The company also said it will ban ads from state-backed media companies, expanding a prohibition it first applied in 2017 to two Russian entities.
Both measures are part of what a senior company official portrayed in an interview as a broader effort to curb malicious political activity on a popular platform that has been criticized for enabling election interference around the world and for accepting money for ads that amount to propaganda by state-run media organizations.
The accounts were suspended for violating the social networking platform’s terms of service and “because we think this is not how people can come to Twitter to get informed,” the official said in an interview with The Associated Press.
The official, who spoke on condition of anonymity because of security concerns, said the Chinese activity was reported to the FBI, which investigated Russian efforts to interfere in the 2016 US presidential election through social media.
After being notified by Twitter and conducting its own investigation, Facebook said Monday that it has also removed seven pages, three groups and five accounts, including some portraying protesters as cockroaches and terrorists.
Facebook, which is more widely used in Hong Kong, does not release the data on such state-backed influence operations.
Twitter traced the Hong Kong campaign to two fake Chinese and English Twitter accounts that pretended to be news organizations based in Hong Kong, where pro-democracy demonstrators have taken to the streets since early June calling for full democracy and an inquiry into what they say is police violence against protesters.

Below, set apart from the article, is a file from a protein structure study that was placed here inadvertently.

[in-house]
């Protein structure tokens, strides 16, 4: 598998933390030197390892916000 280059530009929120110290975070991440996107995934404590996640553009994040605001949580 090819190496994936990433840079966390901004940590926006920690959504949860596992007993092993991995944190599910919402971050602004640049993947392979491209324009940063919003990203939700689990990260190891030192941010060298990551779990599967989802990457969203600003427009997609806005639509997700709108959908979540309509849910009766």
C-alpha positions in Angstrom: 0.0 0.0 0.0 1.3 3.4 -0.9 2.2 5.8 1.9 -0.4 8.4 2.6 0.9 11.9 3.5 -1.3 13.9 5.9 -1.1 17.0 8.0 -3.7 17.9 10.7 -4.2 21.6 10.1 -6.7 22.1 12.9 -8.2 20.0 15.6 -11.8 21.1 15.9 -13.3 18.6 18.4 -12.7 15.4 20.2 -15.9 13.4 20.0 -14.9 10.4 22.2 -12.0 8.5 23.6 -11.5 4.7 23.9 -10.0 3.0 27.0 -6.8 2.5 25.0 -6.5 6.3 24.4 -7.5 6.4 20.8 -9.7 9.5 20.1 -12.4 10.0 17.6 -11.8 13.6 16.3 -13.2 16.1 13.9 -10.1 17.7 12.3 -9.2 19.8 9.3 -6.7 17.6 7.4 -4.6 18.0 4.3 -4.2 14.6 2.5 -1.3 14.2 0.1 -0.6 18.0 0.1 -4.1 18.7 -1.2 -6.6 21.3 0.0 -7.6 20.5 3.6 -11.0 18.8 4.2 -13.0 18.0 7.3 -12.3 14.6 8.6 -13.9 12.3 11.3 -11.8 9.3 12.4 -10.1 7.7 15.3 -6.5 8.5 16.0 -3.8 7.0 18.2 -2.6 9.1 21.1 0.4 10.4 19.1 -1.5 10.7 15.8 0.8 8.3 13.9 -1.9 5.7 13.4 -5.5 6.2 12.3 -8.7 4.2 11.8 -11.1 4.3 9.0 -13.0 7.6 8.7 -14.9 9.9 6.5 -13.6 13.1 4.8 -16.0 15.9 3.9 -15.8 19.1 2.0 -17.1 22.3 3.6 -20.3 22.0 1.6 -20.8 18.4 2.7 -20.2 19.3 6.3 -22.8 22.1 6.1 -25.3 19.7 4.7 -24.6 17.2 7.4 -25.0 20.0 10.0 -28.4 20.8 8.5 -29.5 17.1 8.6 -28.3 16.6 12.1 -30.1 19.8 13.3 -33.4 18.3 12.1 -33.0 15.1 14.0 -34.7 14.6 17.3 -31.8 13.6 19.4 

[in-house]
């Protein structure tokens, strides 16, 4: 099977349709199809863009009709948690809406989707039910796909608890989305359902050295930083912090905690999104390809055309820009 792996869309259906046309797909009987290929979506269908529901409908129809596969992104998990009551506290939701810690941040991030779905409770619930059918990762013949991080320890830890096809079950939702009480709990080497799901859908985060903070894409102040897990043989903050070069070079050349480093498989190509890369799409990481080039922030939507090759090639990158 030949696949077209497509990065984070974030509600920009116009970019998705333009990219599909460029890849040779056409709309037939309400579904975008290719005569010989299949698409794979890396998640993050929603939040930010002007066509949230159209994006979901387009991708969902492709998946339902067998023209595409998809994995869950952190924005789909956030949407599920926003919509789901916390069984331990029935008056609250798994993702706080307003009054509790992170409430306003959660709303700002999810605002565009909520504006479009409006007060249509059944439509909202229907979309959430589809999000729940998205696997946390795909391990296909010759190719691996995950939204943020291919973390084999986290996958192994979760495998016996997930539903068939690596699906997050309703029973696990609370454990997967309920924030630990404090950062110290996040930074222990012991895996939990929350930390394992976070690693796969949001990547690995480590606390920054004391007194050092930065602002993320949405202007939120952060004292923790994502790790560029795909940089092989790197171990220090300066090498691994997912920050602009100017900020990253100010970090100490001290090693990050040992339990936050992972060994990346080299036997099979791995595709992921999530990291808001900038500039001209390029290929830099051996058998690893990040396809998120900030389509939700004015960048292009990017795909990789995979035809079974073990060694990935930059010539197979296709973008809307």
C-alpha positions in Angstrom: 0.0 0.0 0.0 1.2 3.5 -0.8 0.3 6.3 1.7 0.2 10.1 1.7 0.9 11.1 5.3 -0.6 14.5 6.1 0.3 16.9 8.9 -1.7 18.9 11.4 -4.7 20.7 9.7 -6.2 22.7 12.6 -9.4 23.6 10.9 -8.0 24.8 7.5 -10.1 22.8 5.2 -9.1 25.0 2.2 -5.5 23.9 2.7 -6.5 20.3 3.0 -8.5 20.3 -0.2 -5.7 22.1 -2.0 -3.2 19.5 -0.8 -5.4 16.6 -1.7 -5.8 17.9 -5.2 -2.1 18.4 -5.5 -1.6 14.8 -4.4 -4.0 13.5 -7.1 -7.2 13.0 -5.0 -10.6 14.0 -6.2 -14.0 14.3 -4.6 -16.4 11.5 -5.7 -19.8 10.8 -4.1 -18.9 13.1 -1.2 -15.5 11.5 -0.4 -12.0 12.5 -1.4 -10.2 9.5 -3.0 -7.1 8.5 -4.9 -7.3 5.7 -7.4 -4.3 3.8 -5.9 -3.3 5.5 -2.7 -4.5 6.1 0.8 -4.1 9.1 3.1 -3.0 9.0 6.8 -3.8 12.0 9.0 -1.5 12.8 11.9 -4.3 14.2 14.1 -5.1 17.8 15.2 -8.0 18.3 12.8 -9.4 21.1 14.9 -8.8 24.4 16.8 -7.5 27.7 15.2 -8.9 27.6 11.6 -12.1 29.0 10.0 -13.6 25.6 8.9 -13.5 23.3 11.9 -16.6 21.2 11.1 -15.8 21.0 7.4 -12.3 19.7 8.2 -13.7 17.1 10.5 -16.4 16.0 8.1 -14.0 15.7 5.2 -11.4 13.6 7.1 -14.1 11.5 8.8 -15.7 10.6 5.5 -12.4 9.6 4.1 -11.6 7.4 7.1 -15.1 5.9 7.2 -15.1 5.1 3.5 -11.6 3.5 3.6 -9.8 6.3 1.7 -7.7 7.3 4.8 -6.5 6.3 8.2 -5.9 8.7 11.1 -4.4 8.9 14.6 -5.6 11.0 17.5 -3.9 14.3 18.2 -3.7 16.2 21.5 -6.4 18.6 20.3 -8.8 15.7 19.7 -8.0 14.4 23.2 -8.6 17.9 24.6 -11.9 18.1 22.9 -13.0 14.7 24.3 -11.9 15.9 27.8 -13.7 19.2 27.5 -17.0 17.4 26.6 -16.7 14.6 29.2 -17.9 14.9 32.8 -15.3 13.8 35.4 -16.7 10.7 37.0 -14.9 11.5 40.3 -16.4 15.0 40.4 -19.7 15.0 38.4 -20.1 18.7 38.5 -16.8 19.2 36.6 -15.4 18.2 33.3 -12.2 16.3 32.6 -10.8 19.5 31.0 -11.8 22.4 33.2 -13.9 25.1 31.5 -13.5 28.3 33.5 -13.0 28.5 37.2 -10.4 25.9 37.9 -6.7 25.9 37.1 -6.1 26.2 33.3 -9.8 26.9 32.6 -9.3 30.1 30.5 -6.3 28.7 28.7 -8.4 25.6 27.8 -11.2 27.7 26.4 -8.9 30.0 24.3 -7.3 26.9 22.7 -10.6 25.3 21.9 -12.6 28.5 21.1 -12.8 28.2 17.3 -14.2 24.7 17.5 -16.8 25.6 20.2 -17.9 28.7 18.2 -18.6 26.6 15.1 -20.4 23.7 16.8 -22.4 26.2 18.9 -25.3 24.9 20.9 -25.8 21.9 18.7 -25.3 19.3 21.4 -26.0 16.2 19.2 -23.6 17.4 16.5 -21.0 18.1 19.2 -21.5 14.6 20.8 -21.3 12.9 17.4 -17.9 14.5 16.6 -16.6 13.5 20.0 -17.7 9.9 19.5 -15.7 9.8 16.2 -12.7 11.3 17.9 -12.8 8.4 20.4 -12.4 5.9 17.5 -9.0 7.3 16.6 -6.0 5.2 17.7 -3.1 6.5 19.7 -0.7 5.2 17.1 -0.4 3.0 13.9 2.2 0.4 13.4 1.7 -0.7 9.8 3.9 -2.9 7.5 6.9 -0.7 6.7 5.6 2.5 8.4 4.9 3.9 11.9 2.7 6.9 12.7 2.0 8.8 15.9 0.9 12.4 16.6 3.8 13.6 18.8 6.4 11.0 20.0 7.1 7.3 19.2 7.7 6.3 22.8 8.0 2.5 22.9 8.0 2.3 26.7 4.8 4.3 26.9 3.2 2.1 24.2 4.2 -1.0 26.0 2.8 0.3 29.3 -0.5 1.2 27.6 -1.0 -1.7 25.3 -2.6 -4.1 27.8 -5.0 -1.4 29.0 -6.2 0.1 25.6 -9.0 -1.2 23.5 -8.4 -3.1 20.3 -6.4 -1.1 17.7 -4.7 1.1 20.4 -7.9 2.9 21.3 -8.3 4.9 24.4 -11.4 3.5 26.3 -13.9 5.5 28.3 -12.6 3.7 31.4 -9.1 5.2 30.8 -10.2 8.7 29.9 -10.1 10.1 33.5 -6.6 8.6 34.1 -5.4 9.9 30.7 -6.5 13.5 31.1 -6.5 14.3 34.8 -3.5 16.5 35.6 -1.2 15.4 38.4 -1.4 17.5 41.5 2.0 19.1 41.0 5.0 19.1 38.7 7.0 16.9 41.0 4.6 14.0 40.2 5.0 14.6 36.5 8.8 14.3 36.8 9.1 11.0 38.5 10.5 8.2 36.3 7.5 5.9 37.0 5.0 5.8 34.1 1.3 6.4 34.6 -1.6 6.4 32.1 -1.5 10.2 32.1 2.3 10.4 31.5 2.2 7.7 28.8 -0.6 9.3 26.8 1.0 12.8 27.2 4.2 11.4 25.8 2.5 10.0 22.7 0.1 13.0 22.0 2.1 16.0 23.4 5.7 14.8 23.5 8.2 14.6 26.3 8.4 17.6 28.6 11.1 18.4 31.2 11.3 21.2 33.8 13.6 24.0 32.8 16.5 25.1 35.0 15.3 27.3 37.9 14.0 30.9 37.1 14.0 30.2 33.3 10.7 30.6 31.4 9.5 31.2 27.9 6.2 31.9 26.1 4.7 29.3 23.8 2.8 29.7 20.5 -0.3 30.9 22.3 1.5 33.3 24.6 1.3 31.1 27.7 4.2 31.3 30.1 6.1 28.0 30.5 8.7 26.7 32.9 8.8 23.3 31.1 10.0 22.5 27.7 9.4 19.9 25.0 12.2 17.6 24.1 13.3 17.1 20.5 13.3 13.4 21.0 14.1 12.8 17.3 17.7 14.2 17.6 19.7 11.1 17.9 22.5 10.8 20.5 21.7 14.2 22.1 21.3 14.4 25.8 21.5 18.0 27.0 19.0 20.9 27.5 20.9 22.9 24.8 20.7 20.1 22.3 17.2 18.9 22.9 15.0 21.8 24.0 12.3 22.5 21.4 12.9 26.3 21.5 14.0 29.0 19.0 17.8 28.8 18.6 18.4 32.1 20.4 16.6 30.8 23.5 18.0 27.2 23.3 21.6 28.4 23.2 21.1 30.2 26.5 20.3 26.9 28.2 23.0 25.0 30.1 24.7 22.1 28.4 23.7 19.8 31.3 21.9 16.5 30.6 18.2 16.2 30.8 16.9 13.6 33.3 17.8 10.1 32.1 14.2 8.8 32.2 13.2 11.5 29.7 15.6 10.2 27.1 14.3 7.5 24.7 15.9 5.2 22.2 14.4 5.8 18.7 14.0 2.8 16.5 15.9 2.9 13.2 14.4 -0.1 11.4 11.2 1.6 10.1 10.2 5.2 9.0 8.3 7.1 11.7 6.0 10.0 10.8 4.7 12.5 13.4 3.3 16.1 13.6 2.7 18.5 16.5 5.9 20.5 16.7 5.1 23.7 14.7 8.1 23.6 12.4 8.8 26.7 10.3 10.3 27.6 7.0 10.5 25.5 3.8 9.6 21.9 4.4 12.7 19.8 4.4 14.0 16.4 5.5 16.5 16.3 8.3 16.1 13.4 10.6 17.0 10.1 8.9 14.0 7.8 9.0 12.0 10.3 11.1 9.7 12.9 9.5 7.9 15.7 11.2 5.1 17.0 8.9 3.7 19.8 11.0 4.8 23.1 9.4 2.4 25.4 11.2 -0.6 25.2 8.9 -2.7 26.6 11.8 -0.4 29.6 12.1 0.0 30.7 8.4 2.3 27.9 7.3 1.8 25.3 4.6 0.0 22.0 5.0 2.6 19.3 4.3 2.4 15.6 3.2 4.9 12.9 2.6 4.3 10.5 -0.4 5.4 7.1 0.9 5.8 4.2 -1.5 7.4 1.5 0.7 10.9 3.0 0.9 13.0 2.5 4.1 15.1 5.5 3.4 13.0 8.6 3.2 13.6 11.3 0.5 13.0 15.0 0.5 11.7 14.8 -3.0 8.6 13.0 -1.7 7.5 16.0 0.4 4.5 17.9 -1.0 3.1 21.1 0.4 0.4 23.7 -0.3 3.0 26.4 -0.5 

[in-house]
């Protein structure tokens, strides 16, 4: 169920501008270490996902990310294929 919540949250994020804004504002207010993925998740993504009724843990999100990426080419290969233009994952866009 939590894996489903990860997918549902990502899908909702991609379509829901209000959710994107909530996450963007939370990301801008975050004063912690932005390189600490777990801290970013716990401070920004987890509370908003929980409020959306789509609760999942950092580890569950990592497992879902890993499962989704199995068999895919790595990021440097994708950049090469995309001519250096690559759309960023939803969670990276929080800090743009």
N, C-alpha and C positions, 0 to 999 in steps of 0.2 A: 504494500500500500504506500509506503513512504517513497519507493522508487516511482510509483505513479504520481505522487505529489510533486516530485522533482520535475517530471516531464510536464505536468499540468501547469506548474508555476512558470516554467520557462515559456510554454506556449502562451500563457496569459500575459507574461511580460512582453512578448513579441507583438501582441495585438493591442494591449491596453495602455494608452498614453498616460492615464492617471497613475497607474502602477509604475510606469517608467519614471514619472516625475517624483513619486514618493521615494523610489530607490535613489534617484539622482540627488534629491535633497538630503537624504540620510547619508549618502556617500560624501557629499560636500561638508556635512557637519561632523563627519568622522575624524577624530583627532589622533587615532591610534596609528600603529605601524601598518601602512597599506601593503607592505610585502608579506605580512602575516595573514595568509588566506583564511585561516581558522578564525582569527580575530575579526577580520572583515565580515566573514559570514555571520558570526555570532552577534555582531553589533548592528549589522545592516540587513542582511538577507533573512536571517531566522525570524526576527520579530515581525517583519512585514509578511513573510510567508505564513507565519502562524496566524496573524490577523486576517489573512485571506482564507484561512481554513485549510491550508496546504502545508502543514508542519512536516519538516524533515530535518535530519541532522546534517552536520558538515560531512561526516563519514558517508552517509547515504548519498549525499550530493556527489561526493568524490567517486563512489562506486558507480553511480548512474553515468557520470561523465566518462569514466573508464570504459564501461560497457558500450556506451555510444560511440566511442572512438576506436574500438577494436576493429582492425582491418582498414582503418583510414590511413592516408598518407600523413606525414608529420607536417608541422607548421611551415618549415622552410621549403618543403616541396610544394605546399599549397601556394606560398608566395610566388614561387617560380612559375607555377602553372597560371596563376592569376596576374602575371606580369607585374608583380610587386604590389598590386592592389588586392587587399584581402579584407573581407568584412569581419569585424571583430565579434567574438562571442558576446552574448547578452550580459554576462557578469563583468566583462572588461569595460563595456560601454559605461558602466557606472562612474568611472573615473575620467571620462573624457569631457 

Though Twitter is banned in China, it is available in Hong Kong, a semi-autonomous region.
The Chinese language account, @HKpoliticalnew, and the English account, @ctcc507, pushed tweets depicting protesters as violent criminals in a campaign aimed at influencing public opinion around the world. One of those accounts was tied to a suspended Facebook account that went by the same moniker: HKpoliticalnew.
An additional 936 core accounts Twitter believes originated from within China attempted to sow political discord in Hong Kong by undermining the protest movement’s legitimacy and political positions.
About 200,000 more automated Twitter accounts amplified the messages, engaging with the core accounts in the network. Few tweeted more than once, the official said, mostly because Twitter quickly caught many of them.
The Twitter official said the investigation remains ongoing and there could be further disclosures.
The Twitter campaign reflects the fact that the Chinese government has studied the role of social media in mass movements and fears the Hong Kong protests could spark wider unrest, said James Lewis at the Center for Strategic and International Studies.
“This is standard Chinese practice domestically, and we know that after 2016 they studied what the Russians did in the US carefully,” Lewis said. “So it sounds like this is the first time they’re deploying their new toy.”
Twitter has sought to more aggressively monitor its network for malicious political activity since the 2016 presidential election and to be more transparent about its investigations, publicly releasing such data about state-backed influence operations since October so others can evaluate it, the official said.
“We’re not only telling the public this happened, we’re also putting the data out there so people can study it for themselves,” the official said.
As for state-backed media organizations, they are still allowed to use Twitter, but are no longer allowed to pay for ads, which show up regardless of whether you have elected to follow the group’s tweet.
Twitter declined to provide a list of what it considers state-backed media organizations, but a representative said it may consider doing so in the future. In 2017, Twitter specifically announced it would ban Russia-based RT and Sputnik from advertising on its platform.